I knew that a day would come when I could reminisce on school days. Within the two years it lasted, not many people would know that I had more lows than highs. Twice, I withdrew from school and twice I re-enrolled myself back in.
The decision to go back to school was not an easy one. I had built castles in the air about what would be my role and place in Ottawa once I settled in. With years of experience in virtually all spheres of journalism, I even thought I had enough experience and qualification to be a teacher of the profession. But once I settled to the North American system, a few things began to strike me.
If North America invited you, be sure it would sacrifice whatever it has to make you comfortable. But, if you brought yourself, please be prepared to take what it offers you, and in case it offers you nothing, be prepared not to lose your cool. These were two lessons that would take me years to learn.
First, I did not set out to return to college after graduate school. The reasons why I did would emerge in a biography if I live to write one. You will find glimpses of that as this progresses.
I arrived Ottawa in 2010 with my two youngest kids – Abimbola and Dolapo, the oldest – Yemi having graduated was serving her country as mandated. Although it was Bola, my wife who was on official assignment in Canada, it would have been the height of ingratitude not to – tag along. We were hardly married a year in 1995 when she released me for a year-stint at the Journalists in Europe in Paris. Then, with two children to cater for and no income apart from my scholarship, she again let me go for the Masters in London.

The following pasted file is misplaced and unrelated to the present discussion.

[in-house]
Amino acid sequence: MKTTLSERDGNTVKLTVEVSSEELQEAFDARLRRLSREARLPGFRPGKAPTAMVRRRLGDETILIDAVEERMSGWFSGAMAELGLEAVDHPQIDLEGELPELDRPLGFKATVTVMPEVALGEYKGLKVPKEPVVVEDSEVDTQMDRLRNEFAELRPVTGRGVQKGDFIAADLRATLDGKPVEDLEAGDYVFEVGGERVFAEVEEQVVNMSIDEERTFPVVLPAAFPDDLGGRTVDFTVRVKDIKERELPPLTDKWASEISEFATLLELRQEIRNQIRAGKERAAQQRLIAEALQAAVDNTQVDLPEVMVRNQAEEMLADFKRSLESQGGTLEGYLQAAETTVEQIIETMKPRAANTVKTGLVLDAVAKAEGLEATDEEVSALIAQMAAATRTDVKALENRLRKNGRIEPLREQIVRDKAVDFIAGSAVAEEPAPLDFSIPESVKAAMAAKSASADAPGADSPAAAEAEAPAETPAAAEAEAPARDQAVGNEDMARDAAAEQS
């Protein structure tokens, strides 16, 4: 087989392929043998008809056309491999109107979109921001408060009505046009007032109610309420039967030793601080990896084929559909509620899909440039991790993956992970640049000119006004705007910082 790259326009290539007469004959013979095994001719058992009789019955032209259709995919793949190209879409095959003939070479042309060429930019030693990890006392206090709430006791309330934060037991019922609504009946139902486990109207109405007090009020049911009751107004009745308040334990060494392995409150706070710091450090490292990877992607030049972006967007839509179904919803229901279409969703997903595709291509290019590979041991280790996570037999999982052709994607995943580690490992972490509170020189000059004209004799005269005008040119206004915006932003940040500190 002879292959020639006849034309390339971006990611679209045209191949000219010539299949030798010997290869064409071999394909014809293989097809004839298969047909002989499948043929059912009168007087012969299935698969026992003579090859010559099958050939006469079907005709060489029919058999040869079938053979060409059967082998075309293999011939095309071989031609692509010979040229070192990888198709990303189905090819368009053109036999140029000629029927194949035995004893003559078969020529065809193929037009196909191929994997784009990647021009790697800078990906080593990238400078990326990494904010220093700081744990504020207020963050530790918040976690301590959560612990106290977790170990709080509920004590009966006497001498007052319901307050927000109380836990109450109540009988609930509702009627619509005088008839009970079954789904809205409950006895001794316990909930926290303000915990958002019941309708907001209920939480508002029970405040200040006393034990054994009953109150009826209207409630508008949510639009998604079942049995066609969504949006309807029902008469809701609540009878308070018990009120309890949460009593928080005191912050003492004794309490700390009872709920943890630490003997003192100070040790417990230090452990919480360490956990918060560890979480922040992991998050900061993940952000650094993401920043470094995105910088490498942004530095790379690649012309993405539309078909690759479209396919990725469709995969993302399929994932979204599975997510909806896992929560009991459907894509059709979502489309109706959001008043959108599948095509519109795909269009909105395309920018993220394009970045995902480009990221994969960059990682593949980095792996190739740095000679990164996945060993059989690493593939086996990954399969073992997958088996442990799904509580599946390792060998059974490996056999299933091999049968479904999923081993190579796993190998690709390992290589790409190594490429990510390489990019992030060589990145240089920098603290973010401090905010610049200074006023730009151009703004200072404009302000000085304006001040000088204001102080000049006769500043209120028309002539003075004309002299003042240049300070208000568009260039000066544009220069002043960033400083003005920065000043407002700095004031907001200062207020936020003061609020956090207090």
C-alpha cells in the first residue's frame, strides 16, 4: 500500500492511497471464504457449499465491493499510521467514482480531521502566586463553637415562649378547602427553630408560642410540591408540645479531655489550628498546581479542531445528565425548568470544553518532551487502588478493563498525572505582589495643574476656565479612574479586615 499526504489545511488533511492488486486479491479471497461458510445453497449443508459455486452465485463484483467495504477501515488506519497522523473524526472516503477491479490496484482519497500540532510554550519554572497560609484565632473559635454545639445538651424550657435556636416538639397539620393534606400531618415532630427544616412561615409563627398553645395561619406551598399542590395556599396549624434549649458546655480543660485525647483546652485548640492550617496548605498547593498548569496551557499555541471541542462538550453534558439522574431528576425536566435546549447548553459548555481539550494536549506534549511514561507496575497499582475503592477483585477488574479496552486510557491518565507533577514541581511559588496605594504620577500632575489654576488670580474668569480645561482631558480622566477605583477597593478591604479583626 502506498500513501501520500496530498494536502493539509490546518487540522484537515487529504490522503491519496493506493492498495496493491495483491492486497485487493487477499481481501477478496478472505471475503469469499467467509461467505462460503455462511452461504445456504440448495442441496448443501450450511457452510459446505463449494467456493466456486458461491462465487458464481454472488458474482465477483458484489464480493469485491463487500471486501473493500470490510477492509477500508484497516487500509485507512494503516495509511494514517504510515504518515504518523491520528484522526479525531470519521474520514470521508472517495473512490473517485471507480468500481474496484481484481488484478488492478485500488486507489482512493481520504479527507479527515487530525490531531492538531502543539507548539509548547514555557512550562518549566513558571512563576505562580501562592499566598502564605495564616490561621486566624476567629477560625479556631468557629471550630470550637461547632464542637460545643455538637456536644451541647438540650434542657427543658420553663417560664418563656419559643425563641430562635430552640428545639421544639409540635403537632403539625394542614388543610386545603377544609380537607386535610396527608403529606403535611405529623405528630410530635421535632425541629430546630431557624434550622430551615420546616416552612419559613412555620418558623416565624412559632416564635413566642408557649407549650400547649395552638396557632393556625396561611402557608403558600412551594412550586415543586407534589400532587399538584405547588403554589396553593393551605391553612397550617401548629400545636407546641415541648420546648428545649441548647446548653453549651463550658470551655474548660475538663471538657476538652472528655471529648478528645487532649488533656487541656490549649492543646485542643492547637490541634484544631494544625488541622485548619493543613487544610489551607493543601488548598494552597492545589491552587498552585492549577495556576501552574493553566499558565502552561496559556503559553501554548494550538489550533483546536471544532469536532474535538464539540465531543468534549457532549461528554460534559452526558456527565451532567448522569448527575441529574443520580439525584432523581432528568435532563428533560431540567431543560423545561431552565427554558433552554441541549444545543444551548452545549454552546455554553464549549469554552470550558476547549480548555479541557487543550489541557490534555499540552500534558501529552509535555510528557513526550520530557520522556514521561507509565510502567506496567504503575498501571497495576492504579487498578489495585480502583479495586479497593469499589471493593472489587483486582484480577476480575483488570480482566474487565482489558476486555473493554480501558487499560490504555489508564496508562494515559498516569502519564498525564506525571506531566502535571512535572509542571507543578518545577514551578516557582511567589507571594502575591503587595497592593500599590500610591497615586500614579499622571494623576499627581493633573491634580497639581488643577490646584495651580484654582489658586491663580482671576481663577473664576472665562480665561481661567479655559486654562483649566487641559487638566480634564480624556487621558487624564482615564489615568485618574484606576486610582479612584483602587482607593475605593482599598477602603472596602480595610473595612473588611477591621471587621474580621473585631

Not being the best husband in the world, I have found in my partner a tower of strength, a friend, a companion and most times my other mother. Supporting her career was, in my consideration, a way of showing gratitude for all that sacrifice. So, I wound down my small but thriving media and public affairs consultancy and settled to become a ‘house-husband’.
Two, I consider it bad manners for a father to drop his teenage children into a differently dynamic culture conscious that their mom would be on a 24/7 job schedule. If you brought the kids here, you must do all you can to sustain them morally, physically and financially. My parents did that for me and asked nothing less than I pay it forward.
Staying at home 24/7 is a sentence that African men pride themselves of inflicting on their wives. I recommend that every man of conscience reverses the trend for one year in their lifetime and write about it. I believe it would make marriages last longer. Kudos to all men who have raised their own kids in these circumstances.With time, I became an irritable Dad and an unloving husband. Books bored me, so did tv, radio and the environment. No thanks to Canada’s snow, things got worse.
…to be continued